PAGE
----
16 NOVEMBER 1907, Page 41

Seraphica. By Justin Huntly McCarthy. (Hurst and Blackett. 6s.)—This is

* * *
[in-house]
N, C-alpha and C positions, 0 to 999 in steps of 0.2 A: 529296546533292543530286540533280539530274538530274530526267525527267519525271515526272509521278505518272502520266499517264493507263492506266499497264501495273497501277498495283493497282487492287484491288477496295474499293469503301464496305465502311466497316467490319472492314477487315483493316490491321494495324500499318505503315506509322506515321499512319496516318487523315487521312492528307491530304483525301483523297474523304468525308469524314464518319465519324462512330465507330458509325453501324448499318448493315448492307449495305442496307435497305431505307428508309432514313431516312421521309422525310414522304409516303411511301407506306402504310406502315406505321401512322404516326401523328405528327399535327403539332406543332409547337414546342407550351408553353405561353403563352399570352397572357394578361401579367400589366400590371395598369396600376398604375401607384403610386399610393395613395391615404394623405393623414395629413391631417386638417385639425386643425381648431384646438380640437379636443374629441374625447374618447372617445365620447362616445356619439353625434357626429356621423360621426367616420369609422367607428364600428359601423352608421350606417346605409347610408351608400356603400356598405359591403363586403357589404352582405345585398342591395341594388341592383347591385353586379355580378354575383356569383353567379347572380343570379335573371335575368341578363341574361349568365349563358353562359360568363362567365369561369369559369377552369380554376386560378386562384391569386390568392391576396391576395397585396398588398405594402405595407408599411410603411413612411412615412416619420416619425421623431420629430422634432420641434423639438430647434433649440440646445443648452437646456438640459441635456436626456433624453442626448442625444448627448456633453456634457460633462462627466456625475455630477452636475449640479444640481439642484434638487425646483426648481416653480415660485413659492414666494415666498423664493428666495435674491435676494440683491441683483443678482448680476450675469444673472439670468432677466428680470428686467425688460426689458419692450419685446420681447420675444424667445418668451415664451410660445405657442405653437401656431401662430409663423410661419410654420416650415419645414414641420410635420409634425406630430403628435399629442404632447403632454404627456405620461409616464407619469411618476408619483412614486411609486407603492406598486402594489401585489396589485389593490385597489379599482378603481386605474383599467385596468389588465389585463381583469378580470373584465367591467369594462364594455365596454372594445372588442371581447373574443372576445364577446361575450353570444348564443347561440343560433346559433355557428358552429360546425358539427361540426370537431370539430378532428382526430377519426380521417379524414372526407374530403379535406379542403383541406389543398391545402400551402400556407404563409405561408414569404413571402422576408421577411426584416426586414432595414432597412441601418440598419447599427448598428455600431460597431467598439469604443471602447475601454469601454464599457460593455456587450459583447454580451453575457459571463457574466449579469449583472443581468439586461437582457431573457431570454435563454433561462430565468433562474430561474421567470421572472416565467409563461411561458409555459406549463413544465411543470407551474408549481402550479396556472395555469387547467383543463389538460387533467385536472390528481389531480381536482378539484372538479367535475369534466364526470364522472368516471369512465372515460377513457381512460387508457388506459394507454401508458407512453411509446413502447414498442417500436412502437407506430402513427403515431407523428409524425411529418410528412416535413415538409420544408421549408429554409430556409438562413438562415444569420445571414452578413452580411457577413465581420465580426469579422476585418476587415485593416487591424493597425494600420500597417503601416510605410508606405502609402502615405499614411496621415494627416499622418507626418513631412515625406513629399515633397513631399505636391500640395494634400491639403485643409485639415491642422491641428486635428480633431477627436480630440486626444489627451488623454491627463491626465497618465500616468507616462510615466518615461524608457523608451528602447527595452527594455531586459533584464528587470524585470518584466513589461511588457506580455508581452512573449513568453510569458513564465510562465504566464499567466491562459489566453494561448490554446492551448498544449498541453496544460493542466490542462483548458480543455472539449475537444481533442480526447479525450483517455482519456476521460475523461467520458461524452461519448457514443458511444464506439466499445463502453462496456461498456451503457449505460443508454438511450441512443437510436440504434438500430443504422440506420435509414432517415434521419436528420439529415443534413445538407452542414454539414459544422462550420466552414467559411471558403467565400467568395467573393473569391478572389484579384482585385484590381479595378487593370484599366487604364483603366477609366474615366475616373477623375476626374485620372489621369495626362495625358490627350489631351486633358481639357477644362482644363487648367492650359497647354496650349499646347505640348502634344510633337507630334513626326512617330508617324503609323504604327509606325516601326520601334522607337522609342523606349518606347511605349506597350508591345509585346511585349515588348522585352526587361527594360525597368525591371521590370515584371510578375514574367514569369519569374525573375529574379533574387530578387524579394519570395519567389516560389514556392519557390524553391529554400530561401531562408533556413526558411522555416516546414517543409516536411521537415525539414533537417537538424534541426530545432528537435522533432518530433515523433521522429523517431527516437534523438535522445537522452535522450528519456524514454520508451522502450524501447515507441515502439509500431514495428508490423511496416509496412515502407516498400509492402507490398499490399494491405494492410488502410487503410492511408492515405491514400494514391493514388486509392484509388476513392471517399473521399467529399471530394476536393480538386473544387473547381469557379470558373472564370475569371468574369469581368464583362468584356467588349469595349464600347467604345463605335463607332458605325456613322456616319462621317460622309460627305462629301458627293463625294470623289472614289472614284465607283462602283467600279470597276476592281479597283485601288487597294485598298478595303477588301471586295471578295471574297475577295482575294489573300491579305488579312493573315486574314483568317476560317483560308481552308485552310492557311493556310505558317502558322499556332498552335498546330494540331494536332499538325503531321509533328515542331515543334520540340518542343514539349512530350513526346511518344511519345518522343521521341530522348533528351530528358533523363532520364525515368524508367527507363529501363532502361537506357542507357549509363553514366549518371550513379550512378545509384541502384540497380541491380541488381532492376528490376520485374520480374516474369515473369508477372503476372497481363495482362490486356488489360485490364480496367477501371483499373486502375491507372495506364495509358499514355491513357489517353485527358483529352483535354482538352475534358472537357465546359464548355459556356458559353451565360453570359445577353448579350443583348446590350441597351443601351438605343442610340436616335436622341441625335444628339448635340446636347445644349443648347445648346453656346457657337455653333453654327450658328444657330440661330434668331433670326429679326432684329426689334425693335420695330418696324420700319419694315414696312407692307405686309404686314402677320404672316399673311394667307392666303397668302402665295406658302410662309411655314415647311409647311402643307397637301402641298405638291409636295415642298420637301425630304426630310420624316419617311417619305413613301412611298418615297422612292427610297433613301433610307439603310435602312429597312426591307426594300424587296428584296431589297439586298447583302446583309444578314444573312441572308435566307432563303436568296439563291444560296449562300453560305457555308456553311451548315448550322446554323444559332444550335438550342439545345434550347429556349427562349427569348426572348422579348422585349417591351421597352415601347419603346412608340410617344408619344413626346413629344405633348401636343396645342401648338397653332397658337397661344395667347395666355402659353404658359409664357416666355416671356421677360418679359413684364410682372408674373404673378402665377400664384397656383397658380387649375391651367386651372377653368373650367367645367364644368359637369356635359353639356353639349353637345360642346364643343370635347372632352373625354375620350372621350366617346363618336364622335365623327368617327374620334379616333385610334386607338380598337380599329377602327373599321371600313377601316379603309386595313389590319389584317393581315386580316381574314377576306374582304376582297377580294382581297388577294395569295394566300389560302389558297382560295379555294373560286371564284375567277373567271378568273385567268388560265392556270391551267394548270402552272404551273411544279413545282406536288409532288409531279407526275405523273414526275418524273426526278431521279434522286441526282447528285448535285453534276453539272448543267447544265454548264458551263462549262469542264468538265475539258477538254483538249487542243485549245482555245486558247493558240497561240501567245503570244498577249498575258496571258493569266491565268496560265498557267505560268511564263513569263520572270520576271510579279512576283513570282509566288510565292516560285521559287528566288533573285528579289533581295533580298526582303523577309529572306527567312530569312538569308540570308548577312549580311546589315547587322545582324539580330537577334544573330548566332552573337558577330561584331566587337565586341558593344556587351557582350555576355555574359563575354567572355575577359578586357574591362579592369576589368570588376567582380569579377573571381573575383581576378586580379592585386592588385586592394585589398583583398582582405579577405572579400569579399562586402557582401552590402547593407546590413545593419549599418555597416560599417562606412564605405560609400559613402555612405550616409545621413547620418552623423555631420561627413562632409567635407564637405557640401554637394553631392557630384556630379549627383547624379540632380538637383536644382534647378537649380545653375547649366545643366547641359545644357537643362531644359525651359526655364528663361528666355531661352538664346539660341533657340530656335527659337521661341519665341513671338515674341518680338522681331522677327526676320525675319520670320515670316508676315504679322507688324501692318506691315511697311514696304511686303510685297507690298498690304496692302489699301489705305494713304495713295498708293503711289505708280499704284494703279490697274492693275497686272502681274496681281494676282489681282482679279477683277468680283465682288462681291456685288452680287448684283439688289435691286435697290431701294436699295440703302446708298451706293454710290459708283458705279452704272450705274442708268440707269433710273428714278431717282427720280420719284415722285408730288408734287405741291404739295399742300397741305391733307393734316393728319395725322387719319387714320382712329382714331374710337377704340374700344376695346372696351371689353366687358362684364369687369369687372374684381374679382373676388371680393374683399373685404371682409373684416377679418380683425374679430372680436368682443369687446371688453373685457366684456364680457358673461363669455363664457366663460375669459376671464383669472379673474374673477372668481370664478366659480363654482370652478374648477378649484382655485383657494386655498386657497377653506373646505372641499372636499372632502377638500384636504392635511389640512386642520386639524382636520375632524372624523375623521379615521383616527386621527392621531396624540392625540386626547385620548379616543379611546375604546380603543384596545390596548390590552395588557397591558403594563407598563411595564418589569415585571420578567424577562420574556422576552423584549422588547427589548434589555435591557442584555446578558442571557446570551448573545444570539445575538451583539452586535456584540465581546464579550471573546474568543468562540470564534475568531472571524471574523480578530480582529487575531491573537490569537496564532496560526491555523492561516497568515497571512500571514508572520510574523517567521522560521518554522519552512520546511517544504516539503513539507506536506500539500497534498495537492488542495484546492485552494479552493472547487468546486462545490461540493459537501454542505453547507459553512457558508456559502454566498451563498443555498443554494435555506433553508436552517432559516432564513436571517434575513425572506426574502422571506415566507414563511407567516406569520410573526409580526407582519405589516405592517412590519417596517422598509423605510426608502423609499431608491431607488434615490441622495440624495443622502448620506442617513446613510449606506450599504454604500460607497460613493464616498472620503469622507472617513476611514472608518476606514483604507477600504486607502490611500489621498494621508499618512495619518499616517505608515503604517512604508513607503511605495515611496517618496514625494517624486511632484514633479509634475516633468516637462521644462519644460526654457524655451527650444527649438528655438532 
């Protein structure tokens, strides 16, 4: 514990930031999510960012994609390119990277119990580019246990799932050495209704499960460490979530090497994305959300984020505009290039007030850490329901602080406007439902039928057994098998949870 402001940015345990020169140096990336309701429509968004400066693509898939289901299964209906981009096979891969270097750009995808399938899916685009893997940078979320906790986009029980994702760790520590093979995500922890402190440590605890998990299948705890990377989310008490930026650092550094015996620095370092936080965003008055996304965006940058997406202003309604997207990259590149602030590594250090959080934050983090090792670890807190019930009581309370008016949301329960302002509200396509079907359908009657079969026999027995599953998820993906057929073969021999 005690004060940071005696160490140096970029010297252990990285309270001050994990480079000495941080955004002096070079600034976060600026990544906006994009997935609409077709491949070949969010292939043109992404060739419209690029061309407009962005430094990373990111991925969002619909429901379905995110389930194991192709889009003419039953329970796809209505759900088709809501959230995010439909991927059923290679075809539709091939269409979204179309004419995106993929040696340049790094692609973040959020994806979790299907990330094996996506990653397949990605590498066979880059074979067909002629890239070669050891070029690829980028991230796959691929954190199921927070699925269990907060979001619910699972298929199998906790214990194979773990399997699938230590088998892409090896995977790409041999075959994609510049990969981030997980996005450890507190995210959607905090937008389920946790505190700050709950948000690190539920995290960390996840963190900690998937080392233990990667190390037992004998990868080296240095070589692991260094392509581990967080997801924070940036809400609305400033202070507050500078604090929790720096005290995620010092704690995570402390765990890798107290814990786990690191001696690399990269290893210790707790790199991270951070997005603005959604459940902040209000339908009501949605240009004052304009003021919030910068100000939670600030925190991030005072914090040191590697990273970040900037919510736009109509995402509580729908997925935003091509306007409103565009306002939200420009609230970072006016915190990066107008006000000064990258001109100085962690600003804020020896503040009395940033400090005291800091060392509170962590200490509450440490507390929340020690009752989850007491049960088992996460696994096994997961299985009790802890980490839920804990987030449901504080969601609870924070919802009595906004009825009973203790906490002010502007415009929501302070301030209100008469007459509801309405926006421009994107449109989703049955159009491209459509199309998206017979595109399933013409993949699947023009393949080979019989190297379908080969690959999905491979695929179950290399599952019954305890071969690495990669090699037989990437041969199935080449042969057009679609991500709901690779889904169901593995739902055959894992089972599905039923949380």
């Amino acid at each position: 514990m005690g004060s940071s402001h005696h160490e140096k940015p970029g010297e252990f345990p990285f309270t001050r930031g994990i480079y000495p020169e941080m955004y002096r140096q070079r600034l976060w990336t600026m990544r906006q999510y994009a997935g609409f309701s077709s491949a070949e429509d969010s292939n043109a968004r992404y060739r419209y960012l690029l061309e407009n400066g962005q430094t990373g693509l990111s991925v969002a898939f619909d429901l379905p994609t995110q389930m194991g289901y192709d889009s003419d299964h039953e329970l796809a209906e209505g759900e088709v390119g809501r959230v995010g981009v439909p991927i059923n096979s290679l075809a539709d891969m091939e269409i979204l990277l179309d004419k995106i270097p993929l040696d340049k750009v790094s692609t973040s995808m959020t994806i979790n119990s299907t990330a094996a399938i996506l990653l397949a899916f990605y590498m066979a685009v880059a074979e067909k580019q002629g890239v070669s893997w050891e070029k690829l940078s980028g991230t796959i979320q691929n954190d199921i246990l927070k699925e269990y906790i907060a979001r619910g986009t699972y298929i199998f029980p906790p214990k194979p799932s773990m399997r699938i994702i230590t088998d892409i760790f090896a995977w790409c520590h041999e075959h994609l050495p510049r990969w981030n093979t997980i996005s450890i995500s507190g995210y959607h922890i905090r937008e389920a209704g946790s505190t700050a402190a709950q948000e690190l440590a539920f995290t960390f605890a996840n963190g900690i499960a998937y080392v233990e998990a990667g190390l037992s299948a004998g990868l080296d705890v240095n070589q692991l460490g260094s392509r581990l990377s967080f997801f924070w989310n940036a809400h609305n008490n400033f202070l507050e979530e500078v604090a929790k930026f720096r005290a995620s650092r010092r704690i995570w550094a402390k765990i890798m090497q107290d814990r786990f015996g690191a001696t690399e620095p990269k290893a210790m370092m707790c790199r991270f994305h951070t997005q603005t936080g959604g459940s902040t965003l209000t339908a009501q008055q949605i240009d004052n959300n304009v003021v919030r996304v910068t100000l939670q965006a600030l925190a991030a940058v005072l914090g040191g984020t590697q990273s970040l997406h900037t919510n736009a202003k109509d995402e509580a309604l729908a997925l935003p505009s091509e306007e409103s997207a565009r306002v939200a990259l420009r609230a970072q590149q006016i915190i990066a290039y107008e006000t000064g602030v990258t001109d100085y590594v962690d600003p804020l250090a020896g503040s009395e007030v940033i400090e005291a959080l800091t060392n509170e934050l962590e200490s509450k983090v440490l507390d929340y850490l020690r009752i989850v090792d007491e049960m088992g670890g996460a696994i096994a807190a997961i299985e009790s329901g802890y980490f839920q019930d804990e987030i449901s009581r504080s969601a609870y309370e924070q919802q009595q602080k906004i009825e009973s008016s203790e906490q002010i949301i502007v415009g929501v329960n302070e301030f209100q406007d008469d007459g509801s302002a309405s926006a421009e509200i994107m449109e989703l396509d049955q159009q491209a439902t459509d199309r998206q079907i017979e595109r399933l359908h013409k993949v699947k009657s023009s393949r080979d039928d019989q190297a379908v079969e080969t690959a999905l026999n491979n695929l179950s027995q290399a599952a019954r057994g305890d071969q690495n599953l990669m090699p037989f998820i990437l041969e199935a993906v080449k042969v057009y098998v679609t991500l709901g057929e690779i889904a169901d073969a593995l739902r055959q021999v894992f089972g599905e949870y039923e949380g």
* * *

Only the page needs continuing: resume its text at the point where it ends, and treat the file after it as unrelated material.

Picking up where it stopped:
a very well contrived tale, and told so excellently that the clever contrivance is set off to the best advantage. Mr. McCarthy's style is never otiose. Ho always writes well, and sometimes brilliantly. The Duchess Seraphica, weary of the tedious state of her little Court, and somewhat moved by personal pique, dares a very bold escapade. Adventure follows adventure; situation after situation is depicted, always novel, often un- expected, and yet never impossible. The time is of the Regency of Philip of Orleans, and most of the people whom we meet are of doubtful, or scarcely doubtful, character. Seraphica herself is a pure, right-minded young woman, with more knowledge of the world than the French ingenue is supposed to possess. The story is not one which we would recommend virginibus puerisque, but it is all through on the right side.